I'll grant that the metaphor of a satisfied uncle describes Canada in some respects, but it is neither isolated or unengaged in world affairs. The Pentagon publishes an annual report titled "Allied Contributions to the Common Defense," which reviews the different levels of commitment both in absolute levels and adjusted for size of nation. This includes joint military operations, peacekeeping, foreign aid, etc. This is available here. Canada does grade out low in defense spending as a share of GDP and in ground and air combat capability as a share of GDP. They are in the middle of the pack in most other measures and edge us out in one of the peacekeeping metrics and in foreign assistance as a share of GDP.

In the GWOT, Canada committed ground troops to the coalition in Afghanistan and naval forces to the operations in the Indian Ocean/Persian Gulf/Red Sea. They have taken a pass on committing military forces to Iraq, but it's not accurate to say they haven't shown up at all in recent years.

And in the last century Canada did show up, sustaining casualties as a percent of population that exceeded the United States in both World Wars. The country has a military tradition, but it has de-emphasized it as a tool in external relations in the last few decades. They have focused more on foreign assistance and peacekeeping, although there are those in Canada who would argue their effort should be stepped up in those arenas.

And I agree with WXL that our long-term destinies are intertwined in important ways and that attempts, on both sides of the border, to exacerbate differences are not in the interest of either nation.

BrianOfAtlanta said...

Ann Althouse said:
I grew up in Delaware, which I regarded as "mid-Atlantic," but later in life, I found out that lots of folks think that's where the south begins.

That's funny. When I first moved to Maryland, my wife (then girlfriend) said we should meet her parents who were in Delaware. I said that would be great, because I'd never been to New England! Needless to say, I have never lived that one down. Still, I often get sympathy from my fellow southerners, who agree that anything north of Maryland (or Virginia - depends upon whom you ask) is New England.

PatCA said...

Well, if we are to believe a 60 Minutes segment--I know, I know--the oil in Alberta could make ME oil irrelevant. This is good for Canada and for the world. I don't think, however, it would do us much good to economically destroy the ME, leaving it and its nukes to the fanatics, but that's another post.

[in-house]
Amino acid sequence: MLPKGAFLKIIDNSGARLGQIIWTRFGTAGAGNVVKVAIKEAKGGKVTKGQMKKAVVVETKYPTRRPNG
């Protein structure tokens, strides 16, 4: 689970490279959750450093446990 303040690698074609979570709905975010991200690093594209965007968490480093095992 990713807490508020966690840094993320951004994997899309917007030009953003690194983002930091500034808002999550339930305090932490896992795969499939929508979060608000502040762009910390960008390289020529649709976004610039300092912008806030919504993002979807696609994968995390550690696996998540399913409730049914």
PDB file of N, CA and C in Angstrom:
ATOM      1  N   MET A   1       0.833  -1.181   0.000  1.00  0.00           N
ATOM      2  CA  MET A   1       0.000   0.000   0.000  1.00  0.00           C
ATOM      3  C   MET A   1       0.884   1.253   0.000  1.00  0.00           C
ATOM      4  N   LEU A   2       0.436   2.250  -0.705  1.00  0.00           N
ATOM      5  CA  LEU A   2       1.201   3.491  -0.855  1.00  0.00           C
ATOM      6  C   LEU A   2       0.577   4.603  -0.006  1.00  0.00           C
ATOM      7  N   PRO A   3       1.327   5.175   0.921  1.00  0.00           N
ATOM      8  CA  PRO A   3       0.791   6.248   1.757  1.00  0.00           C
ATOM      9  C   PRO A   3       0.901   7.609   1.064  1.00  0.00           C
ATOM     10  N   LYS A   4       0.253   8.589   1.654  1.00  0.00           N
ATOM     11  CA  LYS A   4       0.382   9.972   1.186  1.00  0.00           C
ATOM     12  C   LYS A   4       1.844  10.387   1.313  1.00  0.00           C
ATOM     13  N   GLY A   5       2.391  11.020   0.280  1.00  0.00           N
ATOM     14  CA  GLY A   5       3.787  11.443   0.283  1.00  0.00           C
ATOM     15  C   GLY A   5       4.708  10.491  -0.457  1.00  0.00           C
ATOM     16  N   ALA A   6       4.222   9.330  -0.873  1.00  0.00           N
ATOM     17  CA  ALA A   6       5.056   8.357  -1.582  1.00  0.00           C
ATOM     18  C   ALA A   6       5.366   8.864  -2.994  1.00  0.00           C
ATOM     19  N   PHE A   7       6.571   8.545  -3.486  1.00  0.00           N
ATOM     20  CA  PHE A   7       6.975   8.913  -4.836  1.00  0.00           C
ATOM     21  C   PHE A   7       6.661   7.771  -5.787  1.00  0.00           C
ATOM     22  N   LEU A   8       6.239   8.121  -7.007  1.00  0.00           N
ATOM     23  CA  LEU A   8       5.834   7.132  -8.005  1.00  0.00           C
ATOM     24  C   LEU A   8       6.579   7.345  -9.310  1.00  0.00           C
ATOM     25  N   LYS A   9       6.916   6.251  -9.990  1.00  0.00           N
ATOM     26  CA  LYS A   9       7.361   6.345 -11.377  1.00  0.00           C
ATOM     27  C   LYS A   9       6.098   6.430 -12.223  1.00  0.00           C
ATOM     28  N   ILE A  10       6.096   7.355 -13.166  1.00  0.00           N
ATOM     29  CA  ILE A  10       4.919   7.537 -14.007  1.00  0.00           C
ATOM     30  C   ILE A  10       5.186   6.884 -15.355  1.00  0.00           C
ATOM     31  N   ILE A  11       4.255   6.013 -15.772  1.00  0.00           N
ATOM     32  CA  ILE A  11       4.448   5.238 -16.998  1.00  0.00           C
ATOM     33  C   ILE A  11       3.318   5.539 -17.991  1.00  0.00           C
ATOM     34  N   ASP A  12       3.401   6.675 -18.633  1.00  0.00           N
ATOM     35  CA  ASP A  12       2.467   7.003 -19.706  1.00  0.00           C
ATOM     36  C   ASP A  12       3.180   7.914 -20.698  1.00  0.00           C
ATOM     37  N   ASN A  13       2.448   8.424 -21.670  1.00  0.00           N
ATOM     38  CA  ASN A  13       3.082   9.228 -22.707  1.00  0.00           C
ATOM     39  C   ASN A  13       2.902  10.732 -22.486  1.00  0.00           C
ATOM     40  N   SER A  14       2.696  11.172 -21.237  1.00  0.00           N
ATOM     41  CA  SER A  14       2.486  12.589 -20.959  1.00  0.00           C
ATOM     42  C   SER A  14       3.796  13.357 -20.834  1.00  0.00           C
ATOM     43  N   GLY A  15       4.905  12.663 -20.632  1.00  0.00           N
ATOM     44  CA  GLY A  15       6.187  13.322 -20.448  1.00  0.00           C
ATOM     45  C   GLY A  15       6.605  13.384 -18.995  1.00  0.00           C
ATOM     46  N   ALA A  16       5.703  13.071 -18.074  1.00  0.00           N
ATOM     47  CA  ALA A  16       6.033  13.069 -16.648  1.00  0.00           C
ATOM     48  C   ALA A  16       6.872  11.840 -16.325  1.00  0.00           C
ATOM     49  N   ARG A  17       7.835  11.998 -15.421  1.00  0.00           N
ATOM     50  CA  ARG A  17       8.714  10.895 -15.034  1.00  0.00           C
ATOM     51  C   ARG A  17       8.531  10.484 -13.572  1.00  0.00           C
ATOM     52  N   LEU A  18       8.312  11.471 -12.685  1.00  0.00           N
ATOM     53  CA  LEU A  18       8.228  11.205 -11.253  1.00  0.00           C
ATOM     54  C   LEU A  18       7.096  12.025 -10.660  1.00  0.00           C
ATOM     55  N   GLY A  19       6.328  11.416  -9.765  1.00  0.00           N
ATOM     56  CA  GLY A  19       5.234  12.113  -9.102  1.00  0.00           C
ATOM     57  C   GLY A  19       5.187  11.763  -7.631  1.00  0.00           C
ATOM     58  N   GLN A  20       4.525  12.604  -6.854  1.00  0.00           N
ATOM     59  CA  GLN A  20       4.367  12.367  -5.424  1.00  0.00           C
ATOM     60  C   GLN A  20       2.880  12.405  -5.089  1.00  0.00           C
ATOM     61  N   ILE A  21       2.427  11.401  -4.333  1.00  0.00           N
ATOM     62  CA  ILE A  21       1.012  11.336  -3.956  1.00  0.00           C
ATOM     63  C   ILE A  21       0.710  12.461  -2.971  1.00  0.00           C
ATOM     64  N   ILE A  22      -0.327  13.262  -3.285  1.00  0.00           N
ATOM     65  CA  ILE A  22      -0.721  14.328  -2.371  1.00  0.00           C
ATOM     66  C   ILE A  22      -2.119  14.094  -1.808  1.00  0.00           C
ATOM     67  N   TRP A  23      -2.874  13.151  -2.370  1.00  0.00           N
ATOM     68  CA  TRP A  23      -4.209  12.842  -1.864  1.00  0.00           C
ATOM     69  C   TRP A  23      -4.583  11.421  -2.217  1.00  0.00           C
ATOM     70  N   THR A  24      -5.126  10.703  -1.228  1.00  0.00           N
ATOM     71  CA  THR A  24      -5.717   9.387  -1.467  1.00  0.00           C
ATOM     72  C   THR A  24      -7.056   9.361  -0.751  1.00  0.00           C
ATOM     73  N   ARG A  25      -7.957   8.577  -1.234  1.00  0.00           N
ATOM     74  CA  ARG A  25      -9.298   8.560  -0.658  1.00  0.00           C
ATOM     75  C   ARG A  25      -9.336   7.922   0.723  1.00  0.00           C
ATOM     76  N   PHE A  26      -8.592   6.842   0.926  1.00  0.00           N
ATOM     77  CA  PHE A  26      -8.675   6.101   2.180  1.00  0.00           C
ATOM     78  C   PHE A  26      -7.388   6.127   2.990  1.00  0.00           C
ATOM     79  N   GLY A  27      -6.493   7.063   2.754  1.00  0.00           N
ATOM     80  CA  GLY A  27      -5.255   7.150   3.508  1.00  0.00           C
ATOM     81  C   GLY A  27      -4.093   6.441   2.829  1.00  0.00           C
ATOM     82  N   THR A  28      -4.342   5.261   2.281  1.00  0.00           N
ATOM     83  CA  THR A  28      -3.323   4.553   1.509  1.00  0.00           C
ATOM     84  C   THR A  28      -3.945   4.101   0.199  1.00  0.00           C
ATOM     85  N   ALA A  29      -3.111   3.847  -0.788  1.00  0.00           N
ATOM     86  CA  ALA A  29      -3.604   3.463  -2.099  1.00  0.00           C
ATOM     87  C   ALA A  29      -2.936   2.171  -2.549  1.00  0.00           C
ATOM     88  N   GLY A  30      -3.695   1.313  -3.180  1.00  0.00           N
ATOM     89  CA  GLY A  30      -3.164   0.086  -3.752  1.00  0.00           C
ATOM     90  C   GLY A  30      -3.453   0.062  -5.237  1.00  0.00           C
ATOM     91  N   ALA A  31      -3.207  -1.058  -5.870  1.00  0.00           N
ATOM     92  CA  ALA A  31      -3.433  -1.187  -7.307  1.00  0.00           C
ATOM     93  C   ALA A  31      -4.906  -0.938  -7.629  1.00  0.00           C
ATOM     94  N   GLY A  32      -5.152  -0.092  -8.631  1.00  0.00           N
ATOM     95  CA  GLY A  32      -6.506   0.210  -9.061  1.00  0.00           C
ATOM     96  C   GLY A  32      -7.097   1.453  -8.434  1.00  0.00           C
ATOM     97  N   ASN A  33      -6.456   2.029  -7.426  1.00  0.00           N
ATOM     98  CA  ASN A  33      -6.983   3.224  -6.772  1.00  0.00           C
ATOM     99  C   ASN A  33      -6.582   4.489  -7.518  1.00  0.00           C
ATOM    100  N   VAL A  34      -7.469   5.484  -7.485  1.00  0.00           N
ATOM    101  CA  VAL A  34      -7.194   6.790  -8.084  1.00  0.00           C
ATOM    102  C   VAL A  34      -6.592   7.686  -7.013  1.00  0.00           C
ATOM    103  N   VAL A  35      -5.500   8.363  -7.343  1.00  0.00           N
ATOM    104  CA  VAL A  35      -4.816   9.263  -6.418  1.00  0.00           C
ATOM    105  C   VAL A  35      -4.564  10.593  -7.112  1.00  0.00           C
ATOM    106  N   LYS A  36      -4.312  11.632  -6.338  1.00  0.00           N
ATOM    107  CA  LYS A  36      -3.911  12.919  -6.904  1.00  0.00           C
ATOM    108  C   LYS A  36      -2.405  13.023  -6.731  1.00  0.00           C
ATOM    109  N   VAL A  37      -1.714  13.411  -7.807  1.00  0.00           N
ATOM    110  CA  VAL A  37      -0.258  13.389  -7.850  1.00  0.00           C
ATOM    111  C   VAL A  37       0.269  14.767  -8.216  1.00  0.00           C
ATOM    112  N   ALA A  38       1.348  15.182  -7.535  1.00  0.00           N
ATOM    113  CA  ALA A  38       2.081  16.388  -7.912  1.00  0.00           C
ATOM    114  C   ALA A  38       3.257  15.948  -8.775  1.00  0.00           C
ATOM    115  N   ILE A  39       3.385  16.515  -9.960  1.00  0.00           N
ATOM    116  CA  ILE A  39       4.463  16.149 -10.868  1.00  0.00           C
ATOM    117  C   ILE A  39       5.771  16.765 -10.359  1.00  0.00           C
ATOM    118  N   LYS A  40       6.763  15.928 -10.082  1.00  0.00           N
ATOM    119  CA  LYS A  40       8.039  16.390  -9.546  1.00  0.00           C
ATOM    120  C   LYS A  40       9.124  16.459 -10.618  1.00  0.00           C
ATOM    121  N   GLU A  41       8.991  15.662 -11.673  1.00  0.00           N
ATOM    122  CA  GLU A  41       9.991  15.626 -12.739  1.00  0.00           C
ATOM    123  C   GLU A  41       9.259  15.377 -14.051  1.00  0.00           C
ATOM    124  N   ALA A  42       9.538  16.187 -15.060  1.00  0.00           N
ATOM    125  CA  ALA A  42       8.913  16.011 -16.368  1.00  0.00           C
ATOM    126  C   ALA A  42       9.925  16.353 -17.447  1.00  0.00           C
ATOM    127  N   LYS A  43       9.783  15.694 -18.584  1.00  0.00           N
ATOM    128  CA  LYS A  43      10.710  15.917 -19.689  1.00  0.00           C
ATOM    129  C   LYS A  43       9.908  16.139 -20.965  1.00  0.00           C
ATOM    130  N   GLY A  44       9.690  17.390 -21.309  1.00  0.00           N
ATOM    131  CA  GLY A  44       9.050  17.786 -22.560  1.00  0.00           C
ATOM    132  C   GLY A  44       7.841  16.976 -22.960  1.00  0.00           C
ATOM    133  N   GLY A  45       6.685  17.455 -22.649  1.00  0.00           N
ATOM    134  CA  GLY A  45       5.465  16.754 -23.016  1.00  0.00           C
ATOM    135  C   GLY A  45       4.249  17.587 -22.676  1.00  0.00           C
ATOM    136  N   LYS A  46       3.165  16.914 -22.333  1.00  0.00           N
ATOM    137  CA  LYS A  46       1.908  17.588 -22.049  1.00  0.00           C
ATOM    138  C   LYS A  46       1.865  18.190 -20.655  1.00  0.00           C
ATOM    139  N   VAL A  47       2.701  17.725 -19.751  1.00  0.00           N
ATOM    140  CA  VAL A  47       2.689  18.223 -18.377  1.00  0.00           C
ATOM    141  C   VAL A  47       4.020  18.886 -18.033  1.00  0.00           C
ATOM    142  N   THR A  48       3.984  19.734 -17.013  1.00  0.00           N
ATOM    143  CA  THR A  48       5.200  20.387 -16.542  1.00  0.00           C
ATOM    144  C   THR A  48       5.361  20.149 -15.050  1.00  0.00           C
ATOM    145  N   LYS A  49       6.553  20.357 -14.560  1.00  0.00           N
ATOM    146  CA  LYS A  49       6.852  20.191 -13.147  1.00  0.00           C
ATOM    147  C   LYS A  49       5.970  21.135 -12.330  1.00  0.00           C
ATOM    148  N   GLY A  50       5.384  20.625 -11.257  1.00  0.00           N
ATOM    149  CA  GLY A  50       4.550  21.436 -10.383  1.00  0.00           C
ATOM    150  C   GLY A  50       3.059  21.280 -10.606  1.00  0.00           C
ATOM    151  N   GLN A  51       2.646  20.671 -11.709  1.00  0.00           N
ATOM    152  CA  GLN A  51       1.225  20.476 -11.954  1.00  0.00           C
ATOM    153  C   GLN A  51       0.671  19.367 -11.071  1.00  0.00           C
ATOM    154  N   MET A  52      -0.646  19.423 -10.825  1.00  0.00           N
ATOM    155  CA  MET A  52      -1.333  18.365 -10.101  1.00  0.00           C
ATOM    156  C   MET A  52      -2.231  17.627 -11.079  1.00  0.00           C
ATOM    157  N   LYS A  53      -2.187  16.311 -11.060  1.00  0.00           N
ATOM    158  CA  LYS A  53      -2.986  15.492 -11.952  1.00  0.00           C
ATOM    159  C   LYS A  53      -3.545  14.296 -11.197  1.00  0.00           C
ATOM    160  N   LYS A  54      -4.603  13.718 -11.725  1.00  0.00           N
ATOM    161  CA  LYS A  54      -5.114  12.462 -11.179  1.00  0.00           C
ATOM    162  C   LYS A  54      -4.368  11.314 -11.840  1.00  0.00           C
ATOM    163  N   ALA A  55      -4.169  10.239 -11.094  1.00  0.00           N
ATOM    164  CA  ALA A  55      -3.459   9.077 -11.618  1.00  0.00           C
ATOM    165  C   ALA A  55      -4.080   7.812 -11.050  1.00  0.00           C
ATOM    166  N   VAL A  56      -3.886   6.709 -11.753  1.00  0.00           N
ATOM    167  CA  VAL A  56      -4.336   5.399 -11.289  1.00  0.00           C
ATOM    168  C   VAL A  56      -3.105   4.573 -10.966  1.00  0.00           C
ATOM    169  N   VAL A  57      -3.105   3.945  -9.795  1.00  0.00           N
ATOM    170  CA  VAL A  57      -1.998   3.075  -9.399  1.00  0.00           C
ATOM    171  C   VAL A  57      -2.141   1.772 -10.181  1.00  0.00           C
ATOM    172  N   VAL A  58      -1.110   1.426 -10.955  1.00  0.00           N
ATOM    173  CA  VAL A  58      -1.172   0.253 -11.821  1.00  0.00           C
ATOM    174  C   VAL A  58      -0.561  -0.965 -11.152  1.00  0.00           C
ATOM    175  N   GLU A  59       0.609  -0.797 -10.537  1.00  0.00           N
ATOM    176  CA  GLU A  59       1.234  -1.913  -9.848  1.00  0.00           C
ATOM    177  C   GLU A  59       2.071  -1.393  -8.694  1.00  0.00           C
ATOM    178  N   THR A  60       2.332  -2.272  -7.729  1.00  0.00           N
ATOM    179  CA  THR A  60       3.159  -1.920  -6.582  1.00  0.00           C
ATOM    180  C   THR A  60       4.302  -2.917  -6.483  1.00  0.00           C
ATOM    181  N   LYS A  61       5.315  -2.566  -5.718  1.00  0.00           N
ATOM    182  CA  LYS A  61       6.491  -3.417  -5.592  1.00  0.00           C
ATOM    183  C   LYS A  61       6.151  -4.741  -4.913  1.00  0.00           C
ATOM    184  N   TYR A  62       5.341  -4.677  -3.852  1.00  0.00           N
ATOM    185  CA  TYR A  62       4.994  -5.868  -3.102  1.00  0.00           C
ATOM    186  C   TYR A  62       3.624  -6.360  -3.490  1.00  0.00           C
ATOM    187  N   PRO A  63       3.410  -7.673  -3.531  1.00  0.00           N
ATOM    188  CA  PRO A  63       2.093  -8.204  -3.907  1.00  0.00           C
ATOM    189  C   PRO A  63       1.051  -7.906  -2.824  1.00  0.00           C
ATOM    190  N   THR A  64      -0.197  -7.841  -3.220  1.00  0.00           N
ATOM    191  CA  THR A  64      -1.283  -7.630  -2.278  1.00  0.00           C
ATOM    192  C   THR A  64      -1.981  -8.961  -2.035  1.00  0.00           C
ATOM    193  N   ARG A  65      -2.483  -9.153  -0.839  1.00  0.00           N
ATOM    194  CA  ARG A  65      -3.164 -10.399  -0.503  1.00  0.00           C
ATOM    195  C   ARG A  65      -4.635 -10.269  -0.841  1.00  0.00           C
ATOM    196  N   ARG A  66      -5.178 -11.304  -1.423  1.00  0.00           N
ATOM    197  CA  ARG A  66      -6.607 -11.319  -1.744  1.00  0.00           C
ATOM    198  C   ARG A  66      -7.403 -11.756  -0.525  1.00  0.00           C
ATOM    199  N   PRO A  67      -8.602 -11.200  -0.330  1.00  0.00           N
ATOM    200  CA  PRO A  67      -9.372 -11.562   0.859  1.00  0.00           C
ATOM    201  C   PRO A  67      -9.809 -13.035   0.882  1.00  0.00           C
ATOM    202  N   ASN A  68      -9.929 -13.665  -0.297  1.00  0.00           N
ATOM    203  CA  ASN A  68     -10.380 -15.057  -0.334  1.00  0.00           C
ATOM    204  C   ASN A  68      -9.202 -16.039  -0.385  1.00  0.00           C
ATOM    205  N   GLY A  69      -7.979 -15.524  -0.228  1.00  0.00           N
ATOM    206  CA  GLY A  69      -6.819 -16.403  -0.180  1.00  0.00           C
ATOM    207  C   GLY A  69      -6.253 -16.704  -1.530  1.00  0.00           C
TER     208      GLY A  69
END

I think most people distinguish a country from its inhabitants. Candada, like Europe, has been able to live in a socialist paradise because the US provides the military power for the free world. And why shouldn't they take us up on our generous offer? This has led to some unhealthy thinking, though, and ratcheted up the anti-Americanism. In the end, if you think Pax Americana is bad, wait till you see the alternative.

Robert Burnham said...

I just want to add that Canada is an experiment still in progress. Several powerful forces are working against it, including:

There's no settled resolution regarding Québec's place in the confederation. The Anglos I know generally view Québec's periodic separatism attempts as political blackmail, and most say, "Let 'em go."

For the Anglos themselves, there's this huge English-speaking country right next door, into which you can mingle invisibly.

While the US-Canadian border runs east-west, North America's natural geographic and economic pathways run north-south. That is, the economy of southern Ontario is much closer to that of New York and Ohio, for example, than to the prairie provinces. Similarly, Calgary, Alberta, has a lot more in common ecomically and socially with Denver than with Toronto or Ottawa. Vancouver and San Francisco share many affinities, and so on.

If you think the fuss over NAFTA was a big deal here, it was nothing compared to the debate on the Canadian side.

The border is relatively porous: Any Canadian who feels dissatisfied with nanny-statism at home can move pretty easily to the States -- and enjoy a higher standard of living, better pay, and more opportunities. Faced with this "incentives-gradient," it's hardly to be wondered that the most ambitious (and impatient) Canadians boil off from that society and recondense on this side of the border. Thermodynamically as well as socially, it's a no-brainer reaction.

There's an interesting book on some of these trans-border migrations: Jeffrey Simpson's Star-Spangled Canadians. It's journalism, not sociology or economics, and it could do with more analysis. But it's a good look at a phenomenon that is more widespread than many down here think. (Canadians, you know, can pass unseen among us....)

As an American with many Canadian connections, there are things I like about the place -- and things that drive me up the wall. The "we're better because we're Canadian" attitude can be pretty in-your-face at times. But I generally write it off as coming from the deep well of insecurity that runs through a lot of the Canadian historical experience.

French Canadians were abandoned by the French crown after 1789, and the British created Anglo Canada largely as a way to keep a presence on this continent after the American revolution. Unlike the Americans, who made their own country by force of arms, Canada was mostly created by forces and people elsewhere.

That would leave me feeling pretty insecure, too.

Stiles said...